Wed, August 13, 2008, 12:56 AM under Career
Everyone close to me that knows I recently changed jobs keeps asking me what it means to be a feature
PM (not to be confused with Product Manager which is primarily a marketing role). The Program Manager role is so complex I am having trouble explaining it. I am not ready yet, so I will revisit the topic in the future but someone once told me:
"a product needs developers to write the code and testers to test it. There are other things involved with shipping a product and the PM does those".
So far I can share that I spend 75% of my time in meetings. The funny thing is that I used to view meetings as a waste of time, but for the first time in my career I am actually having tons of useful meetings. The reason is probably because most of them are of the brainstorming variety (where by the end your creativity juices are just oozing all over the place) or of the unblocking variety (where at the end someone is unblocked and can do their job, which they couldn't do without that meeting having taken place).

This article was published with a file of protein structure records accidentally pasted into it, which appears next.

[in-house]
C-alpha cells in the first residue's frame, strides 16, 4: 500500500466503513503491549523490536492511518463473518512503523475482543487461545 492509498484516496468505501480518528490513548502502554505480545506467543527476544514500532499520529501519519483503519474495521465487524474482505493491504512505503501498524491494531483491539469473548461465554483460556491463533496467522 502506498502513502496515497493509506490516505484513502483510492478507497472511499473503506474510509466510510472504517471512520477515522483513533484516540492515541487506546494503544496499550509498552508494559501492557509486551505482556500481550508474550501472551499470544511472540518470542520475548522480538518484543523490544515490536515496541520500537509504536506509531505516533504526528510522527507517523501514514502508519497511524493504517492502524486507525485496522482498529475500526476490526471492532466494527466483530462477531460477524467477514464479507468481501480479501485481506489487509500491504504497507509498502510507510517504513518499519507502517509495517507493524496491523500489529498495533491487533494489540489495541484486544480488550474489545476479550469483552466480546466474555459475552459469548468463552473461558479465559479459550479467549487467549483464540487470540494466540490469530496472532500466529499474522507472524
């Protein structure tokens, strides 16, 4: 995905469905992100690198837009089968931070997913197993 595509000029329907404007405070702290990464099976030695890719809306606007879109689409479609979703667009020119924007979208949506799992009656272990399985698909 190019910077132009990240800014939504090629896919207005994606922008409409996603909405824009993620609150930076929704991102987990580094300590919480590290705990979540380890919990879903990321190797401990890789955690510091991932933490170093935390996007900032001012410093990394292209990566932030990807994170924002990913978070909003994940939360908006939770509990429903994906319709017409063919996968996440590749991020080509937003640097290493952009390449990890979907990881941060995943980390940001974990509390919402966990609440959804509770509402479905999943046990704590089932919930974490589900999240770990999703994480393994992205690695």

Looking at it from a different angle it seems that there are several hats that a PM wears and I find myself alternating between writing specs, project managing, testing scenarios on the product, creating walkthroughs, threat modelling, writing demos/samples, liaising with sister teams, liaising with internal customers and, finally, preparing to imminently liaise with developer customers (both inbound and outbound comms, gathering feedback and sharing the vision) when we release it.
Some view the "drawback" of this role being that: you have tons of responsibilities which you can only deliver via a team on which you have no authority.
Read that sentence again. I think this is what differentiates this role from others outside of Microsoft. I actually enjoy this because it creates a true team spirit. Because most new PMs seem to find this the hardest part, most experienced PMs focus on sharing tips on how to overcome this "hurdle". Today I found such a post that advises on the success patterns for PMs (with many good links)